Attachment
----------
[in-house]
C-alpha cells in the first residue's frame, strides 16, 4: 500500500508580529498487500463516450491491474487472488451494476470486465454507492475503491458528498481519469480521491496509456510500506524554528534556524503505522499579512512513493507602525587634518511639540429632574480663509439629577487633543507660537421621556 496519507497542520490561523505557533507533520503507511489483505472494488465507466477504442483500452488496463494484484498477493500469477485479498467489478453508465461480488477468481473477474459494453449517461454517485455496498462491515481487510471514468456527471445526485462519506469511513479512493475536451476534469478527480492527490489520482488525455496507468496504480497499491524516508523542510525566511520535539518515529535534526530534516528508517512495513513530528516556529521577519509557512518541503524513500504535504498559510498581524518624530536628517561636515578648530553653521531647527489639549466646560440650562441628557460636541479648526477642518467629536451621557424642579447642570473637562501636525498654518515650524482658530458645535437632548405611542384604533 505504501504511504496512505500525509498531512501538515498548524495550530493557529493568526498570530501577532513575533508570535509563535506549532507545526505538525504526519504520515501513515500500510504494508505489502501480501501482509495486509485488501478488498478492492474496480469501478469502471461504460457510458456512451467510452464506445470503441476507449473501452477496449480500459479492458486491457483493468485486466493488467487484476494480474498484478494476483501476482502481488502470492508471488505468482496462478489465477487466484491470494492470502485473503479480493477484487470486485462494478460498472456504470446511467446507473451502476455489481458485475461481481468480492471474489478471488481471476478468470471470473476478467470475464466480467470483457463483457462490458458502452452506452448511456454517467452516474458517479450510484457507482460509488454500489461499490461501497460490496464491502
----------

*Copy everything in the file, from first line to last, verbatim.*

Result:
[in-house]
C-alpha cells in the first residue's frame, strides 16, 4: 500500500508580529498487500463516450491491474487472488451494476470486465454507492475503491458528498481519469480521491496509456510500506524554528534556524503505522499579512512513493507602525587634518511639540429632574480663509439629577487633543507660537421621556 496519507497542520490561523505557533507533520503507511489483505472494488465507466477504442483500452488496463494484484498477493500469477485479498467489478453508465461480488477468481473477474459494453449517461454517485455496498462491515481487510471514468456527471445526485462519506469511513479512493475536451476534469478527480492527490489520482488525455496507468496504480497499491524516508523542510525566511520535539518515529535534526530534516528508517512495513513530528516556529521577519509557512518541503524513500504535504498559510498581524518624530536628517561636515578648530553653521531647527489639549466646560440650562441628557460636541479648526477642518467629536451621557424642579447642570473637562501636525498654518515650524482658530458645535437632548405611542384604533 505504501504511504496512505500525509498531512501538515498548524495550530493557529493568526498570530501577532513575533508570535509563535506549532507545526505538525504526519504520515501513515500500510504494508505489502501480501501482509495486509485488501478488498478492492474496480469501478469502471461504460457510458456512451467510452464506445470503441476507449473501452477496449480500459479492458486491457483493468485486466493488467487484476494480474498484478494476483501476482502481488502470492508471488505468482496462478489465477487466484491470494492470502485473503479480493477484487470486485462494478460498472456504470446511467446507473451502476455489481458485475461481481468480492471474489478471488481471476478468470471470473476478467470475464466480467470483457463483457462490458458502452452506452448511456454517467452516474458517479450510484457507482460509488454500489461499490461501497460490496464491502